The Charlotte Hornets announced the signing of unrestricted free agent Lance Stephenson to a three-year, $27 million deal with a team option on the last year. After swinging and missing on restricted free agent Gordon Hayward, Stephenson represents a nice consolation prize.
Meanwhile, the Indiana Pacers are looking at one fewer offensive option on a team starved for offense. Here's a quick look at how this move impacts the Pacers, Hornets and Stephenson himself.
Charlotte had its own offensive struggles last season (albeit not as severe as Indiana's), and Stephenson goes a long way to helping the Hornets in that respite. He's a strong, sturdy guard who can legitimately play three positions. His dribble penetration skills force defenses to collapse, and his size and strength allow him to finish at the rim. While he's no drop-dead shooter, Stephenson has improved every season and shot a career-high 35 percent on 244 3-point attempts last season -- respectable for a guy who made just four 3-pointers two seasons ago.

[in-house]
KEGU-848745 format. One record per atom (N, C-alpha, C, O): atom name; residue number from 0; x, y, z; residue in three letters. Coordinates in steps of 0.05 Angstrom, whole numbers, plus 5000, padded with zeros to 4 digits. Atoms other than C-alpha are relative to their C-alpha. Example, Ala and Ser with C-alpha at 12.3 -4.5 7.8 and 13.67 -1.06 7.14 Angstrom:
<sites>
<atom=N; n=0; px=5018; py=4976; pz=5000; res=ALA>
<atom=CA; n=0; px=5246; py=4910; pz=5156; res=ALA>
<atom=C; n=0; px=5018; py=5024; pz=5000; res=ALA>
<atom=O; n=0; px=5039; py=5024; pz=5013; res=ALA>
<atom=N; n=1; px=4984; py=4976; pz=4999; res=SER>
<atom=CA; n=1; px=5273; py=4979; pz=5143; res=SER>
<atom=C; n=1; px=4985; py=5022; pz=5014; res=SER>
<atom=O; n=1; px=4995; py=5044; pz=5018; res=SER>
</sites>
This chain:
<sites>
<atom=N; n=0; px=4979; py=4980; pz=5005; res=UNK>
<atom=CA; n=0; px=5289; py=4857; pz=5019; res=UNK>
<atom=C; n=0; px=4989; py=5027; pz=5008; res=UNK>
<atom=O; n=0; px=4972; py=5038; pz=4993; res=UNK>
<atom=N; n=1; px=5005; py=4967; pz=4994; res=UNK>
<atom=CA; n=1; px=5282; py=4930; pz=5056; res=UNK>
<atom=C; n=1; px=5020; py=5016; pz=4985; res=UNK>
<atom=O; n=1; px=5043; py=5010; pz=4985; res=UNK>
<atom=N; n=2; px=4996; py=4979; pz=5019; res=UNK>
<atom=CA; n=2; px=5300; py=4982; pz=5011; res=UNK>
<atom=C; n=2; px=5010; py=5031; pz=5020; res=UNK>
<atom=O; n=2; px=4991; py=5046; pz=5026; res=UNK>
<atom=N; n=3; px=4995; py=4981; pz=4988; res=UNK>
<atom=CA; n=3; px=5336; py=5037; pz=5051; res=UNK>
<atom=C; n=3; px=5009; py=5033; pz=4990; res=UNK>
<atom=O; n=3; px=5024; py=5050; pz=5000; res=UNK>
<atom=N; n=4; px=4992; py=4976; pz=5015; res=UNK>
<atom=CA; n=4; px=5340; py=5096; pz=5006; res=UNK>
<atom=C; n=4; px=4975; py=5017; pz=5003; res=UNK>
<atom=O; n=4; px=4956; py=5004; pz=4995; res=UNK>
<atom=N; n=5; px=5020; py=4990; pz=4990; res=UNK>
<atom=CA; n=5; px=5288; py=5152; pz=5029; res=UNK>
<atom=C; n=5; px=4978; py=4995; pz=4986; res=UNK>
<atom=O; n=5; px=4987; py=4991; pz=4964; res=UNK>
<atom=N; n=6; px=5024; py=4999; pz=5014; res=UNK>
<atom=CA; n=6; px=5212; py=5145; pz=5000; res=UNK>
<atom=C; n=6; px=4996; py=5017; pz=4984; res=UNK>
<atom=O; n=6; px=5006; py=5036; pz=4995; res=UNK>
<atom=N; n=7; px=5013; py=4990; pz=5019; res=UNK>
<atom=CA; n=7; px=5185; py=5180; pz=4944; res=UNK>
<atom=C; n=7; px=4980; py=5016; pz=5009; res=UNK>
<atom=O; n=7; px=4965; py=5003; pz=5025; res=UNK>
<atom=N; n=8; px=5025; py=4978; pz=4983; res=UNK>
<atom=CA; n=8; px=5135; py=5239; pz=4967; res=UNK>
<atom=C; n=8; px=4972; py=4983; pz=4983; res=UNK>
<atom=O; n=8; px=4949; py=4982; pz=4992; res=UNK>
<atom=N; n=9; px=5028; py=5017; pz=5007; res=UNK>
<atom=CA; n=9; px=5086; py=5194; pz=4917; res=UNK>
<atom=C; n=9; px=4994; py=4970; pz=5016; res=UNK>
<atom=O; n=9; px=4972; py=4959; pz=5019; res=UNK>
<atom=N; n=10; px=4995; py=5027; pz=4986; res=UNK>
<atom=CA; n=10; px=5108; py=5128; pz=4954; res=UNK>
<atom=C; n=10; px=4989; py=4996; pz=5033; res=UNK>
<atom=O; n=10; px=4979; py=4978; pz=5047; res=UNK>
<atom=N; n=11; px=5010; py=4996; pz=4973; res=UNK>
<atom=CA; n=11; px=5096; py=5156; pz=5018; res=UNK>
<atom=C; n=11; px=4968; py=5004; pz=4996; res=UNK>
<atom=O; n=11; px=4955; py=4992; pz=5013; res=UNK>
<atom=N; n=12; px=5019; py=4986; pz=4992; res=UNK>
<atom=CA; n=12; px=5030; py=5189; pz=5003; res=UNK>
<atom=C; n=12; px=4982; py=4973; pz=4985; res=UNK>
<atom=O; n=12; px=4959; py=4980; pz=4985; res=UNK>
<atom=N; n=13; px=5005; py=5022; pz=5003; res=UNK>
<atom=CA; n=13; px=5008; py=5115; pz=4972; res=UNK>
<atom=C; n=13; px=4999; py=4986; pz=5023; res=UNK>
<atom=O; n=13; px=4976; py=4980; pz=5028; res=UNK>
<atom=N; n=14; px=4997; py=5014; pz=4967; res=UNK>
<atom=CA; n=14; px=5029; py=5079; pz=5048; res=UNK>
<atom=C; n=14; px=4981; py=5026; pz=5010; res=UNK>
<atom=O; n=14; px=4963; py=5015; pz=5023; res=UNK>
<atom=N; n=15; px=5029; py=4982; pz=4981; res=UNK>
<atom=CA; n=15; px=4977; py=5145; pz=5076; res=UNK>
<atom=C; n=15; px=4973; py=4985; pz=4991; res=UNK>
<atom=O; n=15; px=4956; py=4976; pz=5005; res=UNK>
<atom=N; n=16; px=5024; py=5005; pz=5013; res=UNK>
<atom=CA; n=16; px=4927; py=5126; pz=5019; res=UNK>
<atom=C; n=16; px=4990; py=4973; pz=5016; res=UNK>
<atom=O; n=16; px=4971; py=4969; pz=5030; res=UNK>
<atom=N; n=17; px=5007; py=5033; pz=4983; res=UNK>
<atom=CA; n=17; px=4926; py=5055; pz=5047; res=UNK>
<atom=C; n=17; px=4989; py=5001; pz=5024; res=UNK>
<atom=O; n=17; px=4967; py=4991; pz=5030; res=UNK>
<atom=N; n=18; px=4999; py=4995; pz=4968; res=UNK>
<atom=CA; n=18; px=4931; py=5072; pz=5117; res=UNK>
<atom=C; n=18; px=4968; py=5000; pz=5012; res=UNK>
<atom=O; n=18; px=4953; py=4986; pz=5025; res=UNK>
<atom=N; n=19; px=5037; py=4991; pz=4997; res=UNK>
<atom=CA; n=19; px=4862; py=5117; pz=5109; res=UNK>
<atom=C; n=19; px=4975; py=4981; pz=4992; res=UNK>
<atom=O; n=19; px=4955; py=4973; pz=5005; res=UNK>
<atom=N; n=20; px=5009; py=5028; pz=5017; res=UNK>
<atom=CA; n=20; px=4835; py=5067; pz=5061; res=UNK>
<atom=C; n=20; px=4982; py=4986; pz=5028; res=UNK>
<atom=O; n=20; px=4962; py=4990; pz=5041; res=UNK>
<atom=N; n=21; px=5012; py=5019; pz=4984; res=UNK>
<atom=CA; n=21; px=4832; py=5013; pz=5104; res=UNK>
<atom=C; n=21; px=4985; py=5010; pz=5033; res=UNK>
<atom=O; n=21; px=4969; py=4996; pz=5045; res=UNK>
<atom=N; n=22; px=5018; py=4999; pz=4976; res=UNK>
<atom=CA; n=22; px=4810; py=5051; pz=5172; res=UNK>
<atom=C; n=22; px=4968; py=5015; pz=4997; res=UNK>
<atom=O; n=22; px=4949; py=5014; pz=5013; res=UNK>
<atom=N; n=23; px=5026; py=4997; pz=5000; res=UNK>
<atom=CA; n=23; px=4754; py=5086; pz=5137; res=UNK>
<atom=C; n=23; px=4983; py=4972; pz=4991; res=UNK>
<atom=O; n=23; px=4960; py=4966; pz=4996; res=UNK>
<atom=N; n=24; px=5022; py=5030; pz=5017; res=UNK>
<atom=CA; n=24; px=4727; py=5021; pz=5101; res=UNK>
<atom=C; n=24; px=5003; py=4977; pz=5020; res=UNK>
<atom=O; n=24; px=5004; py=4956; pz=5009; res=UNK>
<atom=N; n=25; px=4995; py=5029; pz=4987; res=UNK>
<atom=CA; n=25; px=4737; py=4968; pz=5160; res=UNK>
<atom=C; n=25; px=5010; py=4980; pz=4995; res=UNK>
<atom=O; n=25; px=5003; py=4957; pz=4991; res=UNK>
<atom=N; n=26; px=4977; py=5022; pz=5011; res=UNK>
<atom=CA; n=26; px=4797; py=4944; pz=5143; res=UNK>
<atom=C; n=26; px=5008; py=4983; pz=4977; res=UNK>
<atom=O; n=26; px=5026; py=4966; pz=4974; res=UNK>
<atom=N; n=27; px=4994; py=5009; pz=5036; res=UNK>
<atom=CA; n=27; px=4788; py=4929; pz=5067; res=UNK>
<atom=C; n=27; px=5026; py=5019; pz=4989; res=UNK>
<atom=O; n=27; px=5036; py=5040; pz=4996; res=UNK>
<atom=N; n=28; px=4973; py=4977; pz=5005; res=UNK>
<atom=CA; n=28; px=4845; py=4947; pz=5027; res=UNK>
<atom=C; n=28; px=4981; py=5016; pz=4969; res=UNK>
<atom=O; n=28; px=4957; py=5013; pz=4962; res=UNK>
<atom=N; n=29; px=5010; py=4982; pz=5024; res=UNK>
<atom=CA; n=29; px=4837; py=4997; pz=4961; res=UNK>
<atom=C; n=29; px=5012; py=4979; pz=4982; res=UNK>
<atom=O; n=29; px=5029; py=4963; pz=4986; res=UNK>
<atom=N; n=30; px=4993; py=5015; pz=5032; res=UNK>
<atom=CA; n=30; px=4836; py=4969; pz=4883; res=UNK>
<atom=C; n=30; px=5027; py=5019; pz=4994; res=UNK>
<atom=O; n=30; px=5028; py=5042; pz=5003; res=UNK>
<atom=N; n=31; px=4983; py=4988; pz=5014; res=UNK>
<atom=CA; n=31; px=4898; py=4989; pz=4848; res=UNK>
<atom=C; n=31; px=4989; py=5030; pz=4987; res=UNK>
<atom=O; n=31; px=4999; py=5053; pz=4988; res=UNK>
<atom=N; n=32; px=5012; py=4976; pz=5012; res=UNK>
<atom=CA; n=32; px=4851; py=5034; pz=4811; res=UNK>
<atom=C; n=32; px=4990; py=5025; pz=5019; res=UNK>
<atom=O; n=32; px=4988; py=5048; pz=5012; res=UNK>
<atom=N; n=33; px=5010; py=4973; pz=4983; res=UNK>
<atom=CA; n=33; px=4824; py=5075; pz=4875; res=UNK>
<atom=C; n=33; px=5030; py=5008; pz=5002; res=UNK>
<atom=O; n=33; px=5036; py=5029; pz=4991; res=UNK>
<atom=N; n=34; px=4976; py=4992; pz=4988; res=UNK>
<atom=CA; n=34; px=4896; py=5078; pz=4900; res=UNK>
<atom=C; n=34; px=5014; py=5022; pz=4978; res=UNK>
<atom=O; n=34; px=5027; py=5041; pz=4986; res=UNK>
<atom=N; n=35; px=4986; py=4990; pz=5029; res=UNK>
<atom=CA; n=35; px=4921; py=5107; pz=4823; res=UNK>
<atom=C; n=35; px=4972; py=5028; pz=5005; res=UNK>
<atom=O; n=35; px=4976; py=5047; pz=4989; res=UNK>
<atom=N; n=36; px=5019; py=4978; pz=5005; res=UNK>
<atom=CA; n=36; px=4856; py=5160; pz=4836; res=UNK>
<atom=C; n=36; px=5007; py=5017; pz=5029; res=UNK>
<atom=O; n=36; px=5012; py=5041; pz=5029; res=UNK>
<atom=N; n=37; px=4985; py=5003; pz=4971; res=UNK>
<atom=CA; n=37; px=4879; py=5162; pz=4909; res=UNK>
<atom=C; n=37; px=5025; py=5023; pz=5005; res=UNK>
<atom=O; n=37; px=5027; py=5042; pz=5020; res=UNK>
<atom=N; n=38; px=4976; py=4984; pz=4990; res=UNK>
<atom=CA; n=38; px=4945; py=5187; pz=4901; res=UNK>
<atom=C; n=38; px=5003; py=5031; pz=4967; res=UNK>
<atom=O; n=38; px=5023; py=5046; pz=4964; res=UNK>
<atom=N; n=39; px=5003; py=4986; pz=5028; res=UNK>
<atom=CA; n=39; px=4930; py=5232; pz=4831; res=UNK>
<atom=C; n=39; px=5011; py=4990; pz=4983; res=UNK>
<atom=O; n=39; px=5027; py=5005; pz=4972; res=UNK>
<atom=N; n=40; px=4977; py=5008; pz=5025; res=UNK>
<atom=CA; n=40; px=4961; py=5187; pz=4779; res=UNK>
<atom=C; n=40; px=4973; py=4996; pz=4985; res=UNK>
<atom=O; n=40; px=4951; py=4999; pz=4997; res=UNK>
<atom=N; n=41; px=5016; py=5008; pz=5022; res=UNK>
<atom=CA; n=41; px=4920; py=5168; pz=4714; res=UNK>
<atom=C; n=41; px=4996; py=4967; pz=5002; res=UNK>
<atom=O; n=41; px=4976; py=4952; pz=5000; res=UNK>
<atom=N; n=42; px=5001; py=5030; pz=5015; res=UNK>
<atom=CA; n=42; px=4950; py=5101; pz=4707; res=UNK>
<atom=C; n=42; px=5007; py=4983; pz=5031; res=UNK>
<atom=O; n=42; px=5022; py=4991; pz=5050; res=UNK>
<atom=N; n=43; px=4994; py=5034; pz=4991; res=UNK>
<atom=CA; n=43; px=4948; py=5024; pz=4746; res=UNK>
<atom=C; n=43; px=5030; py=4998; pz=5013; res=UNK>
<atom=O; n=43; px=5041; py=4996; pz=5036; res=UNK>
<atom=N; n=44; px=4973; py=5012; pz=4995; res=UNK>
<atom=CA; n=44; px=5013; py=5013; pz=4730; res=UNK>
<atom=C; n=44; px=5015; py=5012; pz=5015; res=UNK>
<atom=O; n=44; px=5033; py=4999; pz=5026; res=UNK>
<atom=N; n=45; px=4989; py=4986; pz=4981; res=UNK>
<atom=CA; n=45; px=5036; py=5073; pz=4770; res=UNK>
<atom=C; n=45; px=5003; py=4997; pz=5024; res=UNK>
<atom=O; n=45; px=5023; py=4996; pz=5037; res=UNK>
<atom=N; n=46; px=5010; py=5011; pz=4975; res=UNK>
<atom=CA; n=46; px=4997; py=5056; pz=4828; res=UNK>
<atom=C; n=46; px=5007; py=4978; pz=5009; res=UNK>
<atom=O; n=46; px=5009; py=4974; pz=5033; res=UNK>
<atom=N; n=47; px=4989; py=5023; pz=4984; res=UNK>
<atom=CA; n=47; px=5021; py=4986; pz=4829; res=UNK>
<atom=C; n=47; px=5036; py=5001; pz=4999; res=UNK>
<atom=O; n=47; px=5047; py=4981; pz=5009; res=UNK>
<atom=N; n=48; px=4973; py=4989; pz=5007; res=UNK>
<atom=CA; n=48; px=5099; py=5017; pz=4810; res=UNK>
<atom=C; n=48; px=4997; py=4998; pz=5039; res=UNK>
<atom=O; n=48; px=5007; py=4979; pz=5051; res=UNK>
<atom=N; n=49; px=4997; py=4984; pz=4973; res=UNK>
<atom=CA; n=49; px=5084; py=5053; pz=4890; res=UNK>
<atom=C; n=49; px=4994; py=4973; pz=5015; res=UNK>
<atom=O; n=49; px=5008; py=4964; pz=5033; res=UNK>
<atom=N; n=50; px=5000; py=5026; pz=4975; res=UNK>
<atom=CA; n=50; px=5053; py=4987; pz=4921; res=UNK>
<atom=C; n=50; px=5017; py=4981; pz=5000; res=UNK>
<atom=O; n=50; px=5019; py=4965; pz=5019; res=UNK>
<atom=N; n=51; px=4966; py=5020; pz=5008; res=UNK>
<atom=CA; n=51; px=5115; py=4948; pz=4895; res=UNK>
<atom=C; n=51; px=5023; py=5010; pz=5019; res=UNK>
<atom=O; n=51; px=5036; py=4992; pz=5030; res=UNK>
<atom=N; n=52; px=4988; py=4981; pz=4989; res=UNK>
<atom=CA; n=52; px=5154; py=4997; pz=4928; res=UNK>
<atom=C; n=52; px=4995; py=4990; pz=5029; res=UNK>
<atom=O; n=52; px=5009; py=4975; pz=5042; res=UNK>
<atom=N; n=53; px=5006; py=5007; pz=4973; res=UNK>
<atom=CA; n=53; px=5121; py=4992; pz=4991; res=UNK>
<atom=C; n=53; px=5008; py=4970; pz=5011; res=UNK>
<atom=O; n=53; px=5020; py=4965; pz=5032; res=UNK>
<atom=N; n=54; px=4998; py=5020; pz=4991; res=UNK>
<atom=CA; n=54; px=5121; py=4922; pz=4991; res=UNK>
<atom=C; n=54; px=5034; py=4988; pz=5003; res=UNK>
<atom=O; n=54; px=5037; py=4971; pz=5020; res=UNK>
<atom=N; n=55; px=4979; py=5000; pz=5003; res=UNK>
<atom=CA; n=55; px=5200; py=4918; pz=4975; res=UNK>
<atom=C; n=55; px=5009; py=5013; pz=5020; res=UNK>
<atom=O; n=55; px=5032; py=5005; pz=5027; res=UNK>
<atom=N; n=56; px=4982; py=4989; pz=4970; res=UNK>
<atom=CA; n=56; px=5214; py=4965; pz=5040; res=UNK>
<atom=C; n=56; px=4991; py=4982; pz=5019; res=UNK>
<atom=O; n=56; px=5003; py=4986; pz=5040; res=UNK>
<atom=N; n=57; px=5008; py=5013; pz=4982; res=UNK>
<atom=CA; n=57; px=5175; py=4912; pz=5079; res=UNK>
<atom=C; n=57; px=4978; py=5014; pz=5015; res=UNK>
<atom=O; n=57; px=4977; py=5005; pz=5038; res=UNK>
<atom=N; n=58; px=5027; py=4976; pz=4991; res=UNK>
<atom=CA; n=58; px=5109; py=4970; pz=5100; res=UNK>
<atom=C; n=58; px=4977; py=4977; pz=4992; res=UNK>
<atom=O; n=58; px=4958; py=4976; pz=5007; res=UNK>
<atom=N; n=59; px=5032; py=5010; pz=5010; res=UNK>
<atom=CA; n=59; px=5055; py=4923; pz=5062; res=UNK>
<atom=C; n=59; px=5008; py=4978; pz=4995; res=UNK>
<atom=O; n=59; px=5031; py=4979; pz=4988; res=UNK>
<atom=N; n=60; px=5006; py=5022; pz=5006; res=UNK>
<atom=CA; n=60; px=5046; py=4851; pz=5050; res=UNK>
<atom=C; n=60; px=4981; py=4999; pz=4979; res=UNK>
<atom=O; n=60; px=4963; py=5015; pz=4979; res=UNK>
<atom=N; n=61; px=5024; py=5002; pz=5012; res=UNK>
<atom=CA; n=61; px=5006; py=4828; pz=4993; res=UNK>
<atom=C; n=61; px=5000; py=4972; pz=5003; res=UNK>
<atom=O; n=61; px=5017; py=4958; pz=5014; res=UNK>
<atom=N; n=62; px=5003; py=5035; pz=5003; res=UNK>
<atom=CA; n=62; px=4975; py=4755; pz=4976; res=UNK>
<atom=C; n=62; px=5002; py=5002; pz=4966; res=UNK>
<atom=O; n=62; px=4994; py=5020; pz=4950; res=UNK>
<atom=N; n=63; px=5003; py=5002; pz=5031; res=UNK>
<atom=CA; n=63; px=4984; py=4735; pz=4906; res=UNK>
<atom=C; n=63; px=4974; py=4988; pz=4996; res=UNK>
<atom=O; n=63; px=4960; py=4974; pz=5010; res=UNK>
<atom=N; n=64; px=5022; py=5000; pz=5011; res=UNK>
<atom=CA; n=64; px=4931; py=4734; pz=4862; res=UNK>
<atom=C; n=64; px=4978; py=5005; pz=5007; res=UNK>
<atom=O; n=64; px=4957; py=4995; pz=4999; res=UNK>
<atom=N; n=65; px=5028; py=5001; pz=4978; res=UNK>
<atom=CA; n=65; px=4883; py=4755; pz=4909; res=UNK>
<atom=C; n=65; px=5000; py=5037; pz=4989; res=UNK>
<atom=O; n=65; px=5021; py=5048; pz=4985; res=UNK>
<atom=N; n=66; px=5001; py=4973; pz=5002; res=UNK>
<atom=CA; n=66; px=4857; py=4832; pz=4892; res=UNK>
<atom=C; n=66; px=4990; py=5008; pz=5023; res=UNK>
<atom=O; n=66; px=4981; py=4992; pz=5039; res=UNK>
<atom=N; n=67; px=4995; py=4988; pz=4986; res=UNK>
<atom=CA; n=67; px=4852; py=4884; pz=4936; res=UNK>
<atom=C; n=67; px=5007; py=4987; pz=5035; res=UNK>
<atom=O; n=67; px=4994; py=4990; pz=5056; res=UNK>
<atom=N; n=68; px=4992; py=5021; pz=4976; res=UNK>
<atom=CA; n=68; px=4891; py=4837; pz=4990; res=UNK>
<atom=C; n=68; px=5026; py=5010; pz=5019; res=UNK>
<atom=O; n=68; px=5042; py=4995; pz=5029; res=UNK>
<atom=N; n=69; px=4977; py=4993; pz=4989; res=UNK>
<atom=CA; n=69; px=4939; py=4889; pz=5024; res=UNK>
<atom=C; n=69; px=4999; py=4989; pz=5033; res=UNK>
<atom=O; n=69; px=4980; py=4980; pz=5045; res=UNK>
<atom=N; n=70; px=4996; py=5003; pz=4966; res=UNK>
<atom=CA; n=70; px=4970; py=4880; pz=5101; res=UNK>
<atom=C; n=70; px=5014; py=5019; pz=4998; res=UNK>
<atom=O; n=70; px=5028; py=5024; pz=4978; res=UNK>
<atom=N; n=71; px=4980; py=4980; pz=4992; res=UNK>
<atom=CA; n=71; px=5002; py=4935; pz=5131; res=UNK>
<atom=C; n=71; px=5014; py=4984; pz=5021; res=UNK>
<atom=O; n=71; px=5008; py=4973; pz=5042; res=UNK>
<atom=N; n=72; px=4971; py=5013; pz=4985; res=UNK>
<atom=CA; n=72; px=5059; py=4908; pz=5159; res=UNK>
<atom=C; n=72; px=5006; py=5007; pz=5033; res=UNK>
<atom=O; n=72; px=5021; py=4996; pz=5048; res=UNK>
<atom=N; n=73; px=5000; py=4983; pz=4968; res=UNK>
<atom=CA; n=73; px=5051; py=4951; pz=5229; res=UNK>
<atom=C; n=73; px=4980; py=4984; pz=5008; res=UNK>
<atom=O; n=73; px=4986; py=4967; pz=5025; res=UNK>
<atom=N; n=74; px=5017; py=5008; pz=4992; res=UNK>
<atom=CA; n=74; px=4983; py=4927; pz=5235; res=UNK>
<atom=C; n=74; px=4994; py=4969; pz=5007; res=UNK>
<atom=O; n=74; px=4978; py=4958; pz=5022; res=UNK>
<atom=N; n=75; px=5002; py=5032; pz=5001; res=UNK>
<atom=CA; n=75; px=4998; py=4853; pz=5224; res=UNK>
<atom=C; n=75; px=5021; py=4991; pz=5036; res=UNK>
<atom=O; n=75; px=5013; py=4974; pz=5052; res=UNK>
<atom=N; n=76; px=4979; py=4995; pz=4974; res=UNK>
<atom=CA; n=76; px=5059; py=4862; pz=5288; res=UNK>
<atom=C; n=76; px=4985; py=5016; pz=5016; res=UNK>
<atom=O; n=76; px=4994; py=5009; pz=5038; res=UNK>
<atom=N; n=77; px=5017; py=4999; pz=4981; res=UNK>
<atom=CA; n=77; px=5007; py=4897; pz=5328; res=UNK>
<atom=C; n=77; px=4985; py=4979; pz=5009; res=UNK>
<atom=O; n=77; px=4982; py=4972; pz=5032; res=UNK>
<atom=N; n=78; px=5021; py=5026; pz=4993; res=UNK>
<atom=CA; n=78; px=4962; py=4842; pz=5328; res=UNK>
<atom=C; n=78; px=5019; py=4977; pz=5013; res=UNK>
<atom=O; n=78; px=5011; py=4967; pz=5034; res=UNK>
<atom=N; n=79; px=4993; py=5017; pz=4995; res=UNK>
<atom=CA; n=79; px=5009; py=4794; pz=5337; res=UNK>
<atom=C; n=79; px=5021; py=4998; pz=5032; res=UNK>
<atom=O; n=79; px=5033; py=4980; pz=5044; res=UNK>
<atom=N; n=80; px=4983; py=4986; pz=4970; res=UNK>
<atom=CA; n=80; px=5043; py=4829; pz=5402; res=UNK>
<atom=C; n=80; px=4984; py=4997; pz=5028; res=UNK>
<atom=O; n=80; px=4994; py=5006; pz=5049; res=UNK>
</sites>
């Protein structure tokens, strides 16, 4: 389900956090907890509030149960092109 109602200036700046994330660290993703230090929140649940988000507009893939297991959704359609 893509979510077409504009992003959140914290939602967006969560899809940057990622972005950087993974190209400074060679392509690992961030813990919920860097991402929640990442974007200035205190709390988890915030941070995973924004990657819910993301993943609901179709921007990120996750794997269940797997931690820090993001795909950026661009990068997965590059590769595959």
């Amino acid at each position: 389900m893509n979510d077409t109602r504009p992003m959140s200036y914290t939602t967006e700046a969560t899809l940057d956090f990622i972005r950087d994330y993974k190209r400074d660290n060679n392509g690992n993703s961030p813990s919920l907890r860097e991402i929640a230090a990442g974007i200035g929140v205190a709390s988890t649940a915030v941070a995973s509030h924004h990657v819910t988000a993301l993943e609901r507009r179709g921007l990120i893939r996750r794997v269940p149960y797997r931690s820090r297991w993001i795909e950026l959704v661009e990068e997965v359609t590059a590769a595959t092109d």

He's also a willing passer with good vision for an off guard. No doubt, however, the biggest perk to adding a talent like Stephenson is his contribution on the defensive end, where his strength and wingspan allow him to effectively defend a variety of positions. We laugh at his ear-blowing antics during the playoffs, but the truth is he did a great job of making LeBron James and Dwyane Wade work hard.
The key to this deal for Charlotte was the structure of the contract: at $9 million flat for the next two years, the Hornets are clearly taking a risk that Stephenson will continue to mature and earn his salary, with Michael Jordan taking on the role of Larry Bird as sage mentor who will kick the 23-year-old in the backside when necessary. However, the third year is a team option, so this simultaneously gives the Hornets a "carrot" to dangle in front of Stephenson. It's a nice mix of incentive and punishment.
If you're an eternal optimist, you could look at this departure as good riddance -- Stephenson was always erratic, and while the first half of 2013-14 saw him focused and on his best behavior, it all unraveled toward the end. But make no mistake, his contributions will be missed. Stephenson was, many times, the primary offensive initiator for this Pacers team: George Hill isn't a prototypical point guard, and Paul George hasn't shown the ability to continuously generate offense and shoulder the burden for his team.